Closing time

With more consumers using online retailers, several brick-and-mortar stores are facing the consequences

Back to Article
Back to Article

Closing time

Photo credit: Katelynn Mulder

Photo credit: Katelynn Mulder

Photo credit: Katelynn Mulder

Advertisement

Hang on for a minute...we're trying to find some more stories you might like.


Email This Story






For senior Reagan Bastien, it’s a tradition to shop during the holidays. However, this year is unlike any other. Instead of driving to brick-and-mortars, she’ll be clicking away online because like many shoppers, Bastien enjoys the convenience of shopping online.

“It’s easier than going in store,” she said. “There’s definitely a lot more sales that I find online, and I feel like they are more readily available. You can always tell when an online store has a sale. They make it very apparent. I don’t always find a lot of good sales in stores, so it’s definitely easier online.”

According to Forbes Media, success of online retailers like Amazon, Alibaba and eBay led to over 3,500 store closings in 2017, including Claire’s on Mack Avenue in Detroit, Sears at Macomb Mall in Roseville, Family Dollar on Gratiot Avenue in Eastpointe, Macy’s at Eastland Center in Harper Woods and Kmart on Harper Avenue in St. Clair Shores. The Barnes & Noble on Mack will also close, but not because of bankruptcy. According to The Detroit News, the store’s lease expired, and they couldn’t come to an agreement on a new one.

Business teacher Dennis Koch said Grosse Pointe residents caused many stores to close because consumer behaviors are changing, as is foot traffic.

“I think that the closing of stores has an emotional effect on the surrounding community depending on your age and life experience. Some stores have more of an emotional connection,” Koch said. “Nowadays, people don’t go to the mall to just see Santa Claus as much, but people of my generation or older really enjoy that type of Christmas or holiday experience — something the younger generation may never experience.”

Sophomore Olga Stathis mainly shops online because of the recent store closings, but she said there is a large consumer base that enjoys shopping at stores.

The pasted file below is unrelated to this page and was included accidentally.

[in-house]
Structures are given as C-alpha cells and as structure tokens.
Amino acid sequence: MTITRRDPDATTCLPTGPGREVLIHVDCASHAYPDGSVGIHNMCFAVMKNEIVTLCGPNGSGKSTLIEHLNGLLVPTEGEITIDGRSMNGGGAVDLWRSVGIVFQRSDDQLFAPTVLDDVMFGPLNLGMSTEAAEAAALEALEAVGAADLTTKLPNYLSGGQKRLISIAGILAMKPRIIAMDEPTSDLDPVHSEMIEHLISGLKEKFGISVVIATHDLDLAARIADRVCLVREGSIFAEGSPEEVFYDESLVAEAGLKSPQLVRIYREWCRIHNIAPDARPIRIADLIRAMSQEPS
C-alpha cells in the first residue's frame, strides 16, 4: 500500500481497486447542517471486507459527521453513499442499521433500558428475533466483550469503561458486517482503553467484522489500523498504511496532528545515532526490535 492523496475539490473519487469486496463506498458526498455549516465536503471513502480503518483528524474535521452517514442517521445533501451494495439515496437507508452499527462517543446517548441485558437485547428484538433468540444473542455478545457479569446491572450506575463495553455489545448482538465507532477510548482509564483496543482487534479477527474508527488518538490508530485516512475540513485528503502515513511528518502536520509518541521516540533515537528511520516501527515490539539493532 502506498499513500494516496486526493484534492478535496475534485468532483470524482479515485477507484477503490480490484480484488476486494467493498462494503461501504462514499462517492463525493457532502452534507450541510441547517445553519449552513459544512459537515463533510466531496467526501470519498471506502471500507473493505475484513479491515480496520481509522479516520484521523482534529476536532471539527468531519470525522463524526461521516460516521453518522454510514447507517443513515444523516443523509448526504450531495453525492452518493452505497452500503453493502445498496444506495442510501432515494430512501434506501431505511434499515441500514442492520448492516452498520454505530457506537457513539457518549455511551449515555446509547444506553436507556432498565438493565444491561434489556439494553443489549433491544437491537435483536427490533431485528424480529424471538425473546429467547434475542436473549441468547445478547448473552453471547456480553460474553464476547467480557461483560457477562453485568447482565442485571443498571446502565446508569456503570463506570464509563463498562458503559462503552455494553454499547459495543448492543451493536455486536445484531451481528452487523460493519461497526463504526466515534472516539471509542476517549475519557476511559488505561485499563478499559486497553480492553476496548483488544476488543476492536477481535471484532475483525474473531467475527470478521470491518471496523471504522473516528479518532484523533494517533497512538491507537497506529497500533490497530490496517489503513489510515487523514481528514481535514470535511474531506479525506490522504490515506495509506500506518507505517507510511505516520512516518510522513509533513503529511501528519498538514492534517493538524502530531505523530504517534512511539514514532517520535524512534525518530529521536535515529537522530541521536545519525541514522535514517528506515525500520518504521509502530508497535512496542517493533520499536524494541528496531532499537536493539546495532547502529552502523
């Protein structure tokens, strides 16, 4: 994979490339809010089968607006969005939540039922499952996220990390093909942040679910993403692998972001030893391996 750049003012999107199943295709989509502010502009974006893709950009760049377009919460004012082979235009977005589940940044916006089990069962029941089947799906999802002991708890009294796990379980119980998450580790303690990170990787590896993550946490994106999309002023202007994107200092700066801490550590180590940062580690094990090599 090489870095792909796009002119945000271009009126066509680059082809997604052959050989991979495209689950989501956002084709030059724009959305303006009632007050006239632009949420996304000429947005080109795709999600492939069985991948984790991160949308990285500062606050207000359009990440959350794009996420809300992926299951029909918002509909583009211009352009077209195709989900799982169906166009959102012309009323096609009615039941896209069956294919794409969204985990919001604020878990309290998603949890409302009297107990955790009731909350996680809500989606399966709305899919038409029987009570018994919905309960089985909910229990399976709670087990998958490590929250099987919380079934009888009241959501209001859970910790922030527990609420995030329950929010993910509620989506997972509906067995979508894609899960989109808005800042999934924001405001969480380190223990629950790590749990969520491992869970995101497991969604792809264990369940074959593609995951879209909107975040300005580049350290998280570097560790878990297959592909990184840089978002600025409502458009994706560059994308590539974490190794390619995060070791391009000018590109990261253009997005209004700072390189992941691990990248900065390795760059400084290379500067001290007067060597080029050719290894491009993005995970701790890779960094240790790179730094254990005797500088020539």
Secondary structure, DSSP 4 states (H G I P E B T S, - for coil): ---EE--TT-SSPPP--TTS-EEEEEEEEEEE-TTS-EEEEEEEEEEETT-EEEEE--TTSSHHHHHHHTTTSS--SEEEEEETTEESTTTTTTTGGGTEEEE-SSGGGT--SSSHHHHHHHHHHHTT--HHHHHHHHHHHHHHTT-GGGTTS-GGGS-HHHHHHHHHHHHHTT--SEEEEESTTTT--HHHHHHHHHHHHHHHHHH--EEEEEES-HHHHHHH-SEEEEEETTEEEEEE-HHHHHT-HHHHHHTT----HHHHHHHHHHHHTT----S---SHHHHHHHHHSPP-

“I’m very disappointed that many stores here on the east side are closing, especially since the nearest ones are far away,” Stathis said. “I like going shopping, but I don’t want to have to have a long drive and worry about my safety. We do have the Village, but there is nothing there. It’s lacking.”

Over the past five years, stores in the Village have been slowly disappearing. Due in part to large chain stores taking away the traffic, businesses like Peet’s Coffee and Borders have not been able to survive. Stathis believes as shopping online becomes more accessible and convenient, the in-store traffic will continue to be snatched away from these large chain stores and redirected to the online shopping scene.

Despite the shift, Bastien said there are still many disadvantages to online shopping.

“You’re not getting that face-to-face interaction with online shopping,” Bastien said. “I don’t want to see places close because I know that a lot of people still enjoy the physical shopping like going to stores and looking at gifts, so I hope it can find a balance between the two.”

In 2005, Amazon launched their subscription service Amazon Prime. Avid online shoppers, including Stathis, receive benefits like free shipping, exclusive deals and video, music and ebook streaming.

Koch said one of Amazon’s competitive advantages is Prime because of the deals their offer consumers.

“I think that any service that any store retailer has encourages shopping, discount shopping, convenient shopping, any of those things help the consumer make those decisions,” Koch said. “If you help me make those decisions, you’re going to help make my life easier.”

Even though many retail stores are closing, some companies like Costco are opening new stores in Michigan. The world’s largest company by revenue, Walmart, has also taken steps to increase their traditional retail presence by increasing prices online, The Wall Street Journal reported.

“It depends on the specific industry. I think shoppers need to go to places to touch things, to feel things, to try out things. For instance, certain stores will always do well when there is a certain consumer experience involved,” Koch said. “In that instance, I think the brick-and-mortar store will stay.”

Although there are many benefits to online shopping, the federal government reported that about 30,000 jobs were lost in March because of the closings. But, Koch said technological advances, especially in the retail business, can’t be avoided.

“All things evolve and since technology and the online shopping experience continue to evolve and make things more efficient cheaper,” he said. “If that makes our lives better, then I am all for it. At one point, people were hesitant to a refrigerator and a cellphone. Those things have become the new norm. This whole piece of online shopping will become the norm as well.”

Print Friendly, PDF & Email